Who’s naughty/nice – landlords can do themselves a favour by following a due diligence checklist. Here are 7 items to check off your naughty/nice list.
Pre-screening tenants saves both you and your potential tenants time and aggravation. Simply by asking a few key questions, you can determine whether or not the caller is qualified to rent your property.
Compiling your questions in advance prepares you for the pre-screening and showing. Here are tips on what questions to ask during the tenant pre-screening and screening.
When it comes to tenant applications, tenants appreciate knowing your rental application process.
If tenants do not want to provide landlord, work references, or permission to run a credit check, then neither of you are wasting your time scheduling a showing.
Did you know housing falls under the protected grounds under the Alberta Human Rights Act? Landlords need to be careful of the wording of their ads and what they ask during the pre-screening questions and showings so that they are not excluding anyone. The protected grounds include; race, colour, ancestry, place of origin, religious beliefs, gender, gender expression, physical disability, mental disability, age, marital status, family status, source of income (you can ask for proof of income on a rental application but you can’t ask if they have a job), or sexual orientation. For a full explanation, click here.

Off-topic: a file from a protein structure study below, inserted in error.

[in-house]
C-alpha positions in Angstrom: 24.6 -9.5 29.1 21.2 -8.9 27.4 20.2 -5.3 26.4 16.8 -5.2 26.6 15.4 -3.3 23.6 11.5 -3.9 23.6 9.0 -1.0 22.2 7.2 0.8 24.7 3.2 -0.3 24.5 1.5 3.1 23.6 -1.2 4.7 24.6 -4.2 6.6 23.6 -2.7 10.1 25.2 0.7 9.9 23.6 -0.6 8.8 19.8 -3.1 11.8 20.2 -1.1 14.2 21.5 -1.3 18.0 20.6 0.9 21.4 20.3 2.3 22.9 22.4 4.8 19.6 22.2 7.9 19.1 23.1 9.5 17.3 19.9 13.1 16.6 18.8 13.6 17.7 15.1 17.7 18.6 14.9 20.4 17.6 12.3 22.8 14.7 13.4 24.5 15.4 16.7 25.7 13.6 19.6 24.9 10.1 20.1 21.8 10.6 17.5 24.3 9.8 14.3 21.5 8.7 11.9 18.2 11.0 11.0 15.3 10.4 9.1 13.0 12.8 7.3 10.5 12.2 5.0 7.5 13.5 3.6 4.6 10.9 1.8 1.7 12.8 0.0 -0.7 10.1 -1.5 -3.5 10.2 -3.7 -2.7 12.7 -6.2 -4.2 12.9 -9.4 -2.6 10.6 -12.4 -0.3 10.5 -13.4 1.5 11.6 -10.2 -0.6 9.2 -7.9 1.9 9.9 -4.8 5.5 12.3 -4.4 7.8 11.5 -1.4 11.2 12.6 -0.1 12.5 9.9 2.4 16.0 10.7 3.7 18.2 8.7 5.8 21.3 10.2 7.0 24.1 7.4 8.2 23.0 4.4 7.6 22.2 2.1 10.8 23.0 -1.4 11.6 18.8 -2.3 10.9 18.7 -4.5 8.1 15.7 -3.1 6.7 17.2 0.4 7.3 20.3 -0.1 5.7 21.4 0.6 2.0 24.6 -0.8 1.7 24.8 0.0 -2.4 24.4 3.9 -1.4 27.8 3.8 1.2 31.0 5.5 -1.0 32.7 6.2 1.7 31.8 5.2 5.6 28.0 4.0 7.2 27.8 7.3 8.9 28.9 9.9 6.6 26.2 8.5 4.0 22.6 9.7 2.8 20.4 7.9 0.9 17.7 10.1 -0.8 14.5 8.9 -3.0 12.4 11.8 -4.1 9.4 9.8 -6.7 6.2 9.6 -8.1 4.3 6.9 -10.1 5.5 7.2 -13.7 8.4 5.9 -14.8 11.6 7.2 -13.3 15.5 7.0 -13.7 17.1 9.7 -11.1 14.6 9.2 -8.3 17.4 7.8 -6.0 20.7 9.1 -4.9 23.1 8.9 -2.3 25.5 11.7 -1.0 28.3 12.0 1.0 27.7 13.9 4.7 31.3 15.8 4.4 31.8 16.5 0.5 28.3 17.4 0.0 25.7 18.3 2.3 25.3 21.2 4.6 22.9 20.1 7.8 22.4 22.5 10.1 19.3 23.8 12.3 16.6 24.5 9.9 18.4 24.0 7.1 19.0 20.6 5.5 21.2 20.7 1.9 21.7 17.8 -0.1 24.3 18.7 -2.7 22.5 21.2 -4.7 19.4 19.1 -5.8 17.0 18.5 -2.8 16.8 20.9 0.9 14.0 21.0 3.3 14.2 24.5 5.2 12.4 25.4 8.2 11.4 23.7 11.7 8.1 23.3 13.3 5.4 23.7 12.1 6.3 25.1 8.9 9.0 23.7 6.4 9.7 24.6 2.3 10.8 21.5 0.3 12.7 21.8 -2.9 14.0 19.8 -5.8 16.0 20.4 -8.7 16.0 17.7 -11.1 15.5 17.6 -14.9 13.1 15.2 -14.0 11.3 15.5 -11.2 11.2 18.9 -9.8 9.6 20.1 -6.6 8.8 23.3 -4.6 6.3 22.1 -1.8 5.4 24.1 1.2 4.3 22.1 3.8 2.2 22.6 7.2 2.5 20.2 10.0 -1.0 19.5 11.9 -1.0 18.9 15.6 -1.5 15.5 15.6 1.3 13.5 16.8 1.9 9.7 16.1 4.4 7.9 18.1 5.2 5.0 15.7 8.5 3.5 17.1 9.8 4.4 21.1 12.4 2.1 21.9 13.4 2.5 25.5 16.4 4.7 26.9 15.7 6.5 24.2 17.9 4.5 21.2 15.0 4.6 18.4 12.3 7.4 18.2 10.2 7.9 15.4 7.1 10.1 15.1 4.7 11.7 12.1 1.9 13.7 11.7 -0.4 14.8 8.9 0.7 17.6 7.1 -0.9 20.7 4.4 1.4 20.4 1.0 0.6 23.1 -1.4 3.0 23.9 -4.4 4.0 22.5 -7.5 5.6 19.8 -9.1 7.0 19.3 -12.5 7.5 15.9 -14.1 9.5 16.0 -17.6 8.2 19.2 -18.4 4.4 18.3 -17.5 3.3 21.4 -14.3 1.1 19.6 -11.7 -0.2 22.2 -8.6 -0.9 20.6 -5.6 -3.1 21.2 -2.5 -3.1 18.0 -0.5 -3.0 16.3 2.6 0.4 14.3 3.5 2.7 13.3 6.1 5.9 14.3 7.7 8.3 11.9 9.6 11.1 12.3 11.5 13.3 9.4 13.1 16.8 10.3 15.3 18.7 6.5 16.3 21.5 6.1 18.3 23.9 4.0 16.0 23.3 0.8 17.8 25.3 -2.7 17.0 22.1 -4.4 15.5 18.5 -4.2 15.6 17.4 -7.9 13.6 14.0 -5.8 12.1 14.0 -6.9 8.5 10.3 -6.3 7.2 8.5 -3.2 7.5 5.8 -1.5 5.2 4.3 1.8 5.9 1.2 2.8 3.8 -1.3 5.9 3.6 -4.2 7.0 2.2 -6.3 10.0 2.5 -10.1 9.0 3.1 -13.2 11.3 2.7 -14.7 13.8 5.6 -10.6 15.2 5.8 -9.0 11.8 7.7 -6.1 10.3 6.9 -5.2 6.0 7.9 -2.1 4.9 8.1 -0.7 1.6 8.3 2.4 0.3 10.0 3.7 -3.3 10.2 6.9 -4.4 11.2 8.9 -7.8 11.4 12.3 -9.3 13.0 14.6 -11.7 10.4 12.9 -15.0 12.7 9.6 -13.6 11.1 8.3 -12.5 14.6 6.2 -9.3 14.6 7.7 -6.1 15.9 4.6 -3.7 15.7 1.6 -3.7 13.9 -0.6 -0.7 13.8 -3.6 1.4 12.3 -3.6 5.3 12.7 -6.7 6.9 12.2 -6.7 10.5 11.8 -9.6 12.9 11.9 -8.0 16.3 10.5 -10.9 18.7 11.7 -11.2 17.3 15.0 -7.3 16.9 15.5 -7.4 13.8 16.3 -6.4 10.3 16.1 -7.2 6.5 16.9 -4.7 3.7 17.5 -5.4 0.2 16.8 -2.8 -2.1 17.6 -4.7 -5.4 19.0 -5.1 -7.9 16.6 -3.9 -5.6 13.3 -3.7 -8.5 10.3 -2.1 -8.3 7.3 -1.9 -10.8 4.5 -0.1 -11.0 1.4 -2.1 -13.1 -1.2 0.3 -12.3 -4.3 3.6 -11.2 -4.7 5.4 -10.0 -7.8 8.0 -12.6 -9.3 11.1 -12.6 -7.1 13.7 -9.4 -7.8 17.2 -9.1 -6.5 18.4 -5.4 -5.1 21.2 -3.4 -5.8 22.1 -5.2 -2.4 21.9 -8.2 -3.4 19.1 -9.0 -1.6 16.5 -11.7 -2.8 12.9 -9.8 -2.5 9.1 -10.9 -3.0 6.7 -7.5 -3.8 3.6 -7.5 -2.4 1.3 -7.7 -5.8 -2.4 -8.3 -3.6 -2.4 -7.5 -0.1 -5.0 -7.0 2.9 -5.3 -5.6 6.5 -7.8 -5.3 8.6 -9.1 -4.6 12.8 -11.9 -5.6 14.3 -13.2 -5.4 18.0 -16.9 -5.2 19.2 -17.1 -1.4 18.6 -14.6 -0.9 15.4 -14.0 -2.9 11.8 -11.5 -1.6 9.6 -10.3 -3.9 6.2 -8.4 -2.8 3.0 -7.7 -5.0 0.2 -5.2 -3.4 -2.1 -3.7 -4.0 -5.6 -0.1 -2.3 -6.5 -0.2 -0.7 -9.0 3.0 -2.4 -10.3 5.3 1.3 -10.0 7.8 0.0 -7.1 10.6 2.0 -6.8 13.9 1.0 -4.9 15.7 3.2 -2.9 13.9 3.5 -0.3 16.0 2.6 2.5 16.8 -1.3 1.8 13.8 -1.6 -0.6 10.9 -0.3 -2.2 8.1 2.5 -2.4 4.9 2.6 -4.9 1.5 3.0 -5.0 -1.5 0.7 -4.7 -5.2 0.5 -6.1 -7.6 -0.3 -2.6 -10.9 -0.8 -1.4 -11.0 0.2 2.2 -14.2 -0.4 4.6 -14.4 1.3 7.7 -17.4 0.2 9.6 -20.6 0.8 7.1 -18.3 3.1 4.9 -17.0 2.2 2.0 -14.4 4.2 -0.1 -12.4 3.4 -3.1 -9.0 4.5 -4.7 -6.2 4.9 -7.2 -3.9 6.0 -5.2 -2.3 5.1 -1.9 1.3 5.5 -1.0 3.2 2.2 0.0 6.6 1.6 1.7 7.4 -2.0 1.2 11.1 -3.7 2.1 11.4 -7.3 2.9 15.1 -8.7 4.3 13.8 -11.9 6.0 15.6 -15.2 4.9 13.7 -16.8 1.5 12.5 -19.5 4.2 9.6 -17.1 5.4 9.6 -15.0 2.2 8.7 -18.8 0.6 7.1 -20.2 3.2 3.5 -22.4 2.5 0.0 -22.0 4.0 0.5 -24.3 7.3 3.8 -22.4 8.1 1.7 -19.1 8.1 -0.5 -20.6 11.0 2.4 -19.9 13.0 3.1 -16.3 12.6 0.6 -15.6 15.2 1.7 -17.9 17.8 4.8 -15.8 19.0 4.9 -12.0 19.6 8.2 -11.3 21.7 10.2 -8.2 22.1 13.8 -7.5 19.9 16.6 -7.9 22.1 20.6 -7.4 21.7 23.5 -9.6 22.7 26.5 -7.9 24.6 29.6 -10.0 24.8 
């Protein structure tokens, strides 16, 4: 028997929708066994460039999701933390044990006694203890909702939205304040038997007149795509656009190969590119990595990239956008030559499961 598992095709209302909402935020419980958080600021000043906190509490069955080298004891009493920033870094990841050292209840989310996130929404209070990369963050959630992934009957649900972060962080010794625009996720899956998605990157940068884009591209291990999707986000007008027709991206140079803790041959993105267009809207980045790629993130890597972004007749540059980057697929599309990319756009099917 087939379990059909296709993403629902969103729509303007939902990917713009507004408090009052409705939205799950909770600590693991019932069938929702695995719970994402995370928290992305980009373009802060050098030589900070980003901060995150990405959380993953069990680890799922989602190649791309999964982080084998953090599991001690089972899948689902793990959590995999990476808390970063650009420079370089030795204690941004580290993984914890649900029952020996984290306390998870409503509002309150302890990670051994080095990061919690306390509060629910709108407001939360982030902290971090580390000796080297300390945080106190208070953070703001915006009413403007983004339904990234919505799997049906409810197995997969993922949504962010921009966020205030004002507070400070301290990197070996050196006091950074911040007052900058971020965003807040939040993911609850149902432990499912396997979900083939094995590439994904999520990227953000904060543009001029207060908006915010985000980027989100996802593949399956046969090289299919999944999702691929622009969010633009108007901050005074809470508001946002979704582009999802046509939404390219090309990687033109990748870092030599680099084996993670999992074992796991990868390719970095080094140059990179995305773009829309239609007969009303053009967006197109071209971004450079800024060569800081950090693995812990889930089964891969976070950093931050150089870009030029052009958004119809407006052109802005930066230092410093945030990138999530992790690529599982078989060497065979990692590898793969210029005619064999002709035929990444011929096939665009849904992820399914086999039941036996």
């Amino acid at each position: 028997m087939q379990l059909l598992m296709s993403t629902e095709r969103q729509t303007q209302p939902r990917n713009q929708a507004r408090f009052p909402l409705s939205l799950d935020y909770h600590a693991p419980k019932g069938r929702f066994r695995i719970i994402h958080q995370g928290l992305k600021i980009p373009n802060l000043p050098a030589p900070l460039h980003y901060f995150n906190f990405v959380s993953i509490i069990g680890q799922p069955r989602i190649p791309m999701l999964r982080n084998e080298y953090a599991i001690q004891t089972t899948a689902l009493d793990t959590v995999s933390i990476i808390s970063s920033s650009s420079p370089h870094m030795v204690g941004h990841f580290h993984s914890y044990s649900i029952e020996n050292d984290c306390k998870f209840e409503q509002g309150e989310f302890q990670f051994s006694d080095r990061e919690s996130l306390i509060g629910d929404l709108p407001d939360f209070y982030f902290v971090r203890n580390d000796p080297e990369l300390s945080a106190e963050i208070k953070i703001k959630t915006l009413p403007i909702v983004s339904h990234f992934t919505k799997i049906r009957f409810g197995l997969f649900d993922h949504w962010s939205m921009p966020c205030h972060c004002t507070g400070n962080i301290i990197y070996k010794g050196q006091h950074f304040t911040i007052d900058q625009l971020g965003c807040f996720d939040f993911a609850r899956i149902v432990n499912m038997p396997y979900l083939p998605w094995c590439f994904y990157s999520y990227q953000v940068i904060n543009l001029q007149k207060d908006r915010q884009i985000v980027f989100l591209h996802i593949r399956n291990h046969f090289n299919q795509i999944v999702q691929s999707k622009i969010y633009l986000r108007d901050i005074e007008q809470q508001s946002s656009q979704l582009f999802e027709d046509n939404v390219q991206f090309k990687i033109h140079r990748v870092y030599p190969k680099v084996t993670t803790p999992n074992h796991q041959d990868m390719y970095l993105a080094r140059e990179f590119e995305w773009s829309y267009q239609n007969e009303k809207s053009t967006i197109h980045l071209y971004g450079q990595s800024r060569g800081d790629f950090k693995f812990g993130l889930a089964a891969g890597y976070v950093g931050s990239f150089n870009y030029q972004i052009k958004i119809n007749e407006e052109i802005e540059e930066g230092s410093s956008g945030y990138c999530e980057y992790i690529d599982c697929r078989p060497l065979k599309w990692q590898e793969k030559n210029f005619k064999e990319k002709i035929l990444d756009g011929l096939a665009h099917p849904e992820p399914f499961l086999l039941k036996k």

Verbal agreements are binding, but if you ever have to go to court, they are difficult to prove. It’s good business practice to get into the habit of backing up everything in writing including; the credit check authorization, your application to rent, move-in/move-out inspection reports, lease addendum, pet agreement, move out fee scheduling, move-out cleaning expectations, and property maintenance inspection reports.
· The Credit Check Authorization
Before running a credit check, make it routine to ask tenants to sign/date a permission to authorize a credit check form.
· The Application
A well-worded residential tenant application provides critical information that helps determine the potential tenant’s suitability. Too many inexperienced landlords believe they can judge a book by its cover. Don’t make the mistake of relying solely on your gut instinct. Professional tenants know how to pull on your heartstrings – always ask for proof! There are many places you can find comprehensive tenant applications. Here are some:
· The Move-in/Move-out Inspection Form
The move-in/move-out inspection form protects both you and your tenants by identifying the condition of the property/contents at the time the tenants moved in/moved out. Pictures and videos are also excellent proof of condition.
· The Lease Addendum
Whatever changes made to the lease, such as adding a roommate or a pet, can be documented with an addendum signed/dated by both you and the tenant.
· Pet Agreement
Pet agreements show tenants that their furry family members are also required to follow the house rules. Pet agreements/leases are legal in Alberta and typically include breed, name, weight, license number of allowable pets, fees, and terms/conditions.